A basket of flowers stood in for a dark-skinned female candidate on some election campaign posters in Aqaba, Jordan.

Alia Abu Haleel had her photos on the streets of Aqaba replaced for "fear of attack by the local community," said the team running her campaign, according to Al Bawaba .

“Her pictures are often vandalized and thrown on the ground or drawn on with pictures and with slogans," the team said.

Reportedly, Haleel chose flowers for personal reasons. But people are pinning this on racism and sexism.

A staff writer at Muslimgirl.com drives the absurdity of the incident home in a satirical post.

"THIS JUST IN: Eid-ul-Adha will be on Sept. 12, Daesh has claimed responsibility for the lunar cycle, and a basket of flowers is running for the upcoming Jordanian parliamentary elections," writes the author.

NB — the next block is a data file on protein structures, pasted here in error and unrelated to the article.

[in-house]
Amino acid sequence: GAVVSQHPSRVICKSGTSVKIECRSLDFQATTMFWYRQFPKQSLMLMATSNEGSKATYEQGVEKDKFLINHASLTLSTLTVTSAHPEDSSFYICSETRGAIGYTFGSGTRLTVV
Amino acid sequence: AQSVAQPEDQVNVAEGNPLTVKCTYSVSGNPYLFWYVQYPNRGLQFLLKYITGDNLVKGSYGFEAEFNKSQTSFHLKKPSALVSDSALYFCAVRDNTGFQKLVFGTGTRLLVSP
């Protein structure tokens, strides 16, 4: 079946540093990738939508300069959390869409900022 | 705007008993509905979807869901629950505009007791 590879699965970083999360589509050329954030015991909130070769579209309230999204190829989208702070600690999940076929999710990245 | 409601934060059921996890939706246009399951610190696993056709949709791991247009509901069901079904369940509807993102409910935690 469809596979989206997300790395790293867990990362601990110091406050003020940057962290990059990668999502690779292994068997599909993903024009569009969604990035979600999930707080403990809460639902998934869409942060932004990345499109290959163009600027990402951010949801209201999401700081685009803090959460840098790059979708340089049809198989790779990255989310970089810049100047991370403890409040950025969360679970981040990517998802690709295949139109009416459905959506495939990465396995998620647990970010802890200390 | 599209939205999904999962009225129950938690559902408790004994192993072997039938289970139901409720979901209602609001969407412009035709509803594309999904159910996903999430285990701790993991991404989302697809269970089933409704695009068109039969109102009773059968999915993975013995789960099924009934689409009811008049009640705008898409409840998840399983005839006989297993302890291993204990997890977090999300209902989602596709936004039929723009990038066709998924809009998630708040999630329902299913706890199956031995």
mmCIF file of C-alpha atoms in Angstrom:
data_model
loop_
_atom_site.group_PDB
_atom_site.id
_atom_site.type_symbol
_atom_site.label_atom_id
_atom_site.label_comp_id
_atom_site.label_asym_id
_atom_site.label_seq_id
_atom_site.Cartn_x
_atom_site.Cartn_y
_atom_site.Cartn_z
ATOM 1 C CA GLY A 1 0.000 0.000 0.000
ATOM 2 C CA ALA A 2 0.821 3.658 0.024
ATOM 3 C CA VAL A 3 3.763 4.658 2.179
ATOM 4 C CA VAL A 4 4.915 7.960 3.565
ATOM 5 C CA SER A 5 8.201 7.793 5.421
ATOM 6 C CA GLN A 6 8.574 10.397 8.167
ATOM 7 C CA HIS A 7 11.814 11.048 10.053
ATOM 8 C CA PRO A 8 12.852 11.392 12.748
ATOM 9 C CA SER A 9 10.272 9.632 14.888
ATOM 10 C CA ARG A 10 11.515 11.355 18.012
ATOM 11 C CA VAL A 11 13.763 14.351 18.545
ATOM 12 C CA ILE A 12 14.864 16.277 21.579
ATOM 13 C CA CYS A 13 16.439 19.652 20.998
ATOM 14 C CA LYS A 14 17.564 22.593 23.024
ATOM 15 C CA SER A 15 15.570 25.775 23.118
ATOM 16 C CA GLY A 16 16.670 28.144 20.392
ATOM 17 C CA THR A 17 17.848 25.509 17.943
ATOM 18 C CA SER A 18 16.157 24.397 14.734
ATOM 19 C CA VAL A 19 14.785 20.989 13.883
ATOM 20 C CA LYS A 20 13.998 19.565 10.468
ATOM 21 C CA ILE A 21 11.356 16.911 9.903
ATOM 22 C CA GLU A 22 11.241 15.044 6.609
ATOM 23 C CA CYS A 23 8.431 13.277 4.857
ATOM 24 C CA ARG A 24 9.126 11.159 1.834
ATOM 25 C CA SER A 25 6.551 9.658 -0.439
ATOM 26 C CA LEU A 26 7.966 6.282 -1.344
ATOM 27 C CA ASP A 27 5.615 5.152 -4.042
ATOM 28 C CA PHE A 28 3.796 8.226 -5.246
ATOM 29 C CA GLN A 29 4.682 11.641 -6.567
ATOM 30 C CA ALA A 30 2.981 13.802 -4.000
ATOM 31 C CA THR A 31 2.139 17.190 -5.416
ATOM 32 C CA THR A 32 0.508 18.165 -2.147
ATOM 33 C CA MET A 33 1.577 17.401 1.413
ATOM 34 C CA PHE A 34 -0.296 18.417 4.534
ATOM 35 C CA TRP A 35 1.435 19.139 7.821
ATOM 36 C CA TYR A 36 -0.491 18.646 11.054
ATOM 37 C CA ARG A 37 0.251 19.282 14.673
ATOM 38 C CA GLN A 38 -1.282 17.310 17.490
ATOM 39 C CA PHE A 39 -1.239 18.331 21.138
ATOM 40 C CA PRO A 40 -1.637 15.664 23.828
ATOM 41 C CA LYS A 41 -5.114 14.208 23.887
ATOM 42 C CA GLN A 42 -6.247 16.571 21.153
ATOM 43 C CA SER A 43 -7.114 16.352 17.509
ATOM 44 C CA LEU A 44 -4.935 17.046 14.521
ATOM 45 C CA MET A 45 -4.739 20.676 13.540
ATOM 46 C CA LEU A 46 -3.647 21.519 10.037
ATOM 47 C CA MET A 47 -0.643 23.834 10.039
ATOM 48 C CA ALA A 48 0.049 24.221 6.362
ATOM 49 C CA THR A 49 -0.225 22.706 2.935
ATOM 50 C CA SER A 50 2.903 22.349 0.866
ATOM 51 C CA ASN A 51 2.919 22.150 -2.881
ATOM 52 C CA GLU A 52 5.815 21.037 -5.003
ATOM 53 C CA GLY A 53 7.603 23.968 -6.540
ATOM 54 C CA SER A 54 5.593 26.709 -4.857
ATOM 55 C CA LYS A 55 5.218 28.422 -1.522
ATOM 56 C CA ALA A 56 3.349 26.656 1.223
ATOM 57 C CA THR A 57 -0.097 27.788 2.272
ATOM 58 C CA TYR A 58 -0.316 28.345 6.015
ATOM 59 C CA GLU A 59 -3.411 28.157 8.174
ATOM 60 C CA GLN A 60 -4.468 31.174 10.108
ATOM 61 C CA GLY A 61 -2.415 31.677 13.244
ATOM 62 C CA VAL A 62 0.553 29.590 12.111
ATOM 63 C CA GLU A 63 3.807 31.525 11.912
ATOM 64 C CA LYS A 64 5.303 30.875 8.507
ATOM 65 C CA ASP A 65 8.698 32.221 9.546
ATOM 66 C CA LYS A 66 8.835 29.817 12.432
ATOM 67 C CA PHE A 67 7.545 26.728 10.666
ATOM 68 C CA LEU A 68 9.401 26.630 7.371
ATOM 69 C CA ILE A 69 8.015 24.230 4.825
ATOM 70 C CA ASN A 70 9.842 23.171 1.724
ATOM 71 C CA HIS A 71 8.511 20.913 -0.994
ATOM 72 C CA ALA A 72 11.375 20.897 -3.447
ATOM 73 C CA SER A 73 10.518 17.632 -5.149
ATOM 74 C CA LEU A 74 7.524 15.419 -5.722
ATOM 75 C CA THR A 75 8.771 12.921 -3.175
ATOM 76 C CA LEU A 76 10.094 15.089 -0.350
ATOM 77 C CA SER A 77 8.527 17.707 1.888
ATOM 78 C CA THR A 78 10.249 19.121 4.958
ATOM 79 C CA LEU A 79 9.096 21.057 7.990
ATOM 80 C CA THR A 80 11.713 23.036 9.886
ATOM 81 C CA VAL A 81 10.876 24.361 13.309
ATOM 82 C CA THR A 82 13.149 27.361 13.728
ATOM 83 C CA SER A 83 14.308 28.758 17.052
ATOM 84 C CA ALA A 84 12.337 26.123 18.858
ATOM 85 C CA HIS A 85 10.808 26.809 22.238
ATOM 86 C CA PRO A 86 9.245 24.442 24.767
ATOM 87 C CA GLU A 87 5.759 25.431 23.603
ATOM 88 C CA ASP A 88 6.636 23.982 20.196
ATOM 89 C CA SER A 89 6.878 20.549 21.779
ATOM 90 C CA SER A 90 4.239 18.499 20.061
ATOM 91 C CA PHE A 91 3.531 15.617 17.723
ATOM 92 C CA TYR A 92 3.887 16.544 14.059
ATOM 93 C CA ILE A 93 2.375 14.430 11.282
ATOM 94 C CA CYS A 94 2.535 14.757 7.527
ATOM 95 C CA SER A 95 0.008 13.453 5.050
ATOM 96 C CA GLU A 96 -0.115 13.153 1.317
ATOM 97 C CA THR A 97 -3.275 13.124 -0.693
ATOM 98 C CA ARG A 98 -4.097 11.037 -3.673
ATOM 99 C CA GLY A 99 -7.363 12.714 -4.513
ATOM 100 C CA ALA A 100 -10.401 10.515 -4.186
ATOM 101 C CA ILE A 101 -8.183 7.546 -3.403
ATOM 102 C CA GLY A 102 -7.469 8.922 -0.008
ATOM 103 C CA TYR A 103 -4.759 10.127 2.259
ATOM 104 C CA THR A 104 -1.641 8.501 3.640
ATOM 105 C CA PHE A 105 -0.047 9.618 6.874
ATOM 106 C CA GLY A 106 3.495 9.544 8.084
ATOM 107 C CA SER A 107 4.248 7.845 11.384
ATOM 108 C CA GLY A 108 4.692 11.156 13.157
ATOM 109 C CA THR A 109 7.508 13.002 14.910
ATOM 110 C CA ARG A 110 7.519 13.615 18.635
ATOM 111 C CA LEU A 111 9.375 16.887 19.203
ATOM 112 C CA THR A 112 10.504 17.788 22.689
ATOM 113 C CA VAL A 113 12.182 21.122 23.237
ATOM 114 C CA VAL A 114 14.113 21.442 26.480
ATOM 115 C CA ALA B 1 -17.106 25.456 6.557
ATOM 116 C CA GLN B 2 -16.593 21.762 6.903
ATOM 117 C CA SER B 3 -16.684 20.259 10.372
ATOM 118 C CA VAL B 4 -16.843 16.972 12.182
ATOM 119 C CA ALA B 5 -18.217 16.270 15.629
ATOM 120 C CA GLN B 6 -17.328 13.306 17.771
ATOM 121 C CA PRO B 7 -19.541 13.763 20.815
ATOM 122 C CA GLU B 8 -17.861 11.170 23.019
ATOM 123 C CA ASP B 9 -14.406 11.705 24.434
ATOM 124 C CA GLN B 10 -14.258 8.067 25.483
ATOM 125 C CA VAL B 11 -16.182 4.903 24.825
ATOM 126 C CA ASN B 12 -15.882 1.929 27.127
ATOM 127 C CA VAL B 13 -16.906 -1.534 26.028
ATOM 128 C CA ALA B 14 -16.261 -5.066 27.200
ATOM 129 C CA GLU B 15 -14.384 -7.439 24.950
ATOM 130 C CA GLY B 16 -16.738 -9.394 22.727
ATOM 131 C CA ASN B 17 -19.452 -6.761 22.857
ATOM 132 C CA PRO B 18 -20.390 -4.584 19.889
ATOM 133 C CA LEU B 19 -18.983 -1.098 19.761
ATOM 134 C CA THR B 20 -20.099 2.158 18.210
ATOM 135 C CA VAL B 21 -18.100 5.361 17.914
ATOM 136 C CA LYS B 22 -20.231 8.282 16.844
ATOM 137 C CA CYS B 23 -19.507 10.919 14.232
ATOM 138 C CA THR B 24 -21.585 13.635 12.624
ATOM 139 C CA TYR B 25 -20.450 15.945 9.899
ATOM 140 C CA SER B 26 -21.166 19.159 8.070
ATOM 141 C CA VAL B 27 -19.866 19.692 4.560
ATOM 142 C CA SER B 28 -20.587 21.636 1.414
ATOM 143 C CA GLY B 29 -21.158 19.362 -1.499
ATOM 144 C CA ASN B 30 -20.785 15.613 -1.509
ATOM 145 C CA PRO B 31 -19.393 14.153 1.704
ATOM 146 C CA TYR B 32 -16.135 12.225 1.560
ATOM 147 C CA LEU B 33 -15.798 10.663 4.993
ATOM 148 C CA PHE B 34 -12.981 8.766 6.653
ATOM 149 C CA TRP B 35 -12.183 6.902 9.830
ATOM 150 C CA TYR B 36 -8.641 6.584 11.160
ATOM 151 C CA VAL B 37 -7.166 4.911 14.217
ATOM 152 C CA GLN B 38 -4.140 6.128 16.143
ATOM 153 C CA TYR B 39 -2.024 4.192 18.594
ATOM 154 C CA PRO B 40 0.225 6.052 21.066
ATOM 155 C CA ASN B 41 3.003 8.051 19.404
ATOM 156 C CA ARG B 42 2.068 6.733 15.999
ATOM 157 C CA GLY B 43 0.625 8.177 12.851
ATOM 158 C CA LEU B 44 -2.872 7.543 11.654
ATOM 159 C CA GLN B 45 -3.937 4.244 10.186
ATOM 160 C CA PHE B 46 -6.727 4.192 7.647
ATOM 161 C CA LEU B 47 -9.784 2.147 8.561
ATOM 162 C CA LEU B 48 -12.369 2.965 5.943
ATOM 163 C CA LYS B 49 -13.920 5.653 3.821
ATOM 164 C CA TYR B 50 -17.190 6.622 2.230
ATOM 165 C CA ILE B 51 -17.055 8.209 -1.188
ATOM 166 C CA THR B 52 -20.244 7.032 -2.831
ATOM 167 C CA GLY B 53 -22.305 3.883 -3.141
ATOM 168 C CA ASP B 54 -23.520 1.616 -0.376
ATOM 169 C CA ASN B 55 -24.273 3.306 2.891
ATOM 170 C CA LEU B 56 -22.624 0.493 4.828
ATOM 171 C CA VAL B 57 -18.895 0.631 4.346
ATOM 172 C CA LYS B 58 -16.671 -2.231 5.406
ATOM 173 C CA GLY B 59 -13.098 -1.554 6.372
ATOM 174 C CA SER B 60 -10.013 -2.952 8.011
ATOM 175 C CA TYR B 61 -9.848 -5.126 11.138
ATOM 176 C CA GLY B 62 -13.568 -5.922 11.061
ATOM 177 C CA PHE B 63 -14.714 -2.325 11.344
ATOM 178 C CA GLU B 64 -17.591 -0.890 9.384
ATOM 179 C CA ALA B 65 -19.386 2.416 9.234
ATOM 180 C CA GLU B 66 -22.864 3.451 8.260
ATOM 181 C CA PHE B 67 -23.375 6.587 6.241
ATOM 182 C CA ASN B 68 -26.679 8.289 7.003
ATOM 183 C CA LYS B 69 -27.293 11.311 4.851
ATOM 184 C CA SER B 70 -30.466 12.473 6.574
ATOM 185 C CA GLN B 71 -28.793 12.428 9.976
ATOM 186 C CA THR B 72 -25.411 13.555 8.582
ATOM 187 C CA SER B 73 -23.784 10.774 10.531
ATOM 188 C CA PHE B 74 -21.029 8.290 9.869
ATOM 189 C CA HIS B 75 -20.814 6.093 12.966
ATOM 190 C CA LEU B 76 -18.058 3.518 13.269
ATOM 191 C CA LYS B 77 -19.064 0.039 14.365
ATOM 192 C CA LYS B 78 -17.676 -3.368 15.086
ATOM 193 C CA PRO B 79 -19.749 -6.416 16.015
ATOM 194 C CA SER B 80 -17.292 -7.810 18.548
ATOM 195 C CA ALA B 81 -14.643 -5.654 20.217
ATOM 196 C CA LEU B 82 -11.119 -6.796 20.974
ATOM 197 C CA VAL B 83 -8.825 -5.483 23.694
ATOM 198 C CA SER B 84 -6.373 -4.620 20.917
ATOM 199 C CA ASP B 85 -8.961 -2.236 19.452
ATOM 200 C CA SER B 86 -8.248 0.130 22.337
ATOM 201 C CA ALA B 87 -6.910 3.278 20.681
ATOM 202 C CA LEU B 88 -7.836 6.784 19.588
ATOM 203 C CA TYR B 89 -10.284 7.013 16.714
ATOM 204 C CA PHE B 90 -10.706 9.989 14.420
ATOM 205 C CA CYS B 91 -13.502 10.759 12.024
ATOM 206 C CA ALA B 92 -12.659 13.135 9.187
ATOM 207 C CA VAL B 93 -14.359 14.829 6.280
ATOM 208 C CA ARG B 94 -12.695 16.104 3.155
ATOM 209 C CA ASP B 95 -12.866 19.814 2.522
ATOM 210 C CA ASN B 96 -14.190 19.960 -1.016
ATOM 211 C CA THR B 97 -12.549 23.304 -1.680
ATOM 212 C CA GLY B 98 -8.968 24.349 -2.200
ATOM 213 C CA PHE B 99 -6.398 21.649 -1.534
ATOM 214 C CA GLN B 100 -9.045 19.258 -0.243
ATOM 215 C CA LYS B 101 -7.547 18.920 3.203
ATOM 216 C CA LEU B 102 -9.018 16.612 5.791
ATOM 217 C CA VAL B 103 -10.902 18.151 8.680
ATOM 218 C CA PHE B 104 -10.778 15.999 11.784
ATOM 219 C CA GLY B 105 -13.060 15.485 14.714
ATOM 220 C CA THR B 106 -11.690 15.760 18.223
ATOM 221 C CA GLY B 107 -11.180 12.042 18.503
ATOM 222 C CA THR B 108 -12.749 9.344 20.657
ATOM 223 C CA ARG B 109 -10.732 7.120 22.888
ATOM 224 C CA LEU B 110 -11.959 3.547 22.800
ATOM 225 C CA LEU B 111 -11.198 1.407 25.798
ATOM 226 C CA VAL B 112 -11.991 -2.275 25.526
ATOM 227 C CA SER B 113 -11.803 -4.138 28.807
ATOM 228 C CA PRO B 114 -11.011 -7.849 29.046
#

"But that’s not even the worst part… Personally, I am deeply offended by the fitnah these flowers are undoubtedly causing. They’re obviously far too pretty and colorful to be out and exposed in public this way."

Jordan will be holding its parliamentary elections on September 20, the first since electoral reforms were passed in 2015.

The number of female candidates has gone up 258 from 215, according to Asma Khader, Executive Director of Sisterhood is Global Institiute (SIGI). But there's still a lot of work to do.

Of the 230 lists running, 86 percent feature only one female candidate, whereas 10 percent have more than one female running, according to Al Bawaba .

Seven lists are male-only, and two lists are all-female.

It got people talking on the interwebs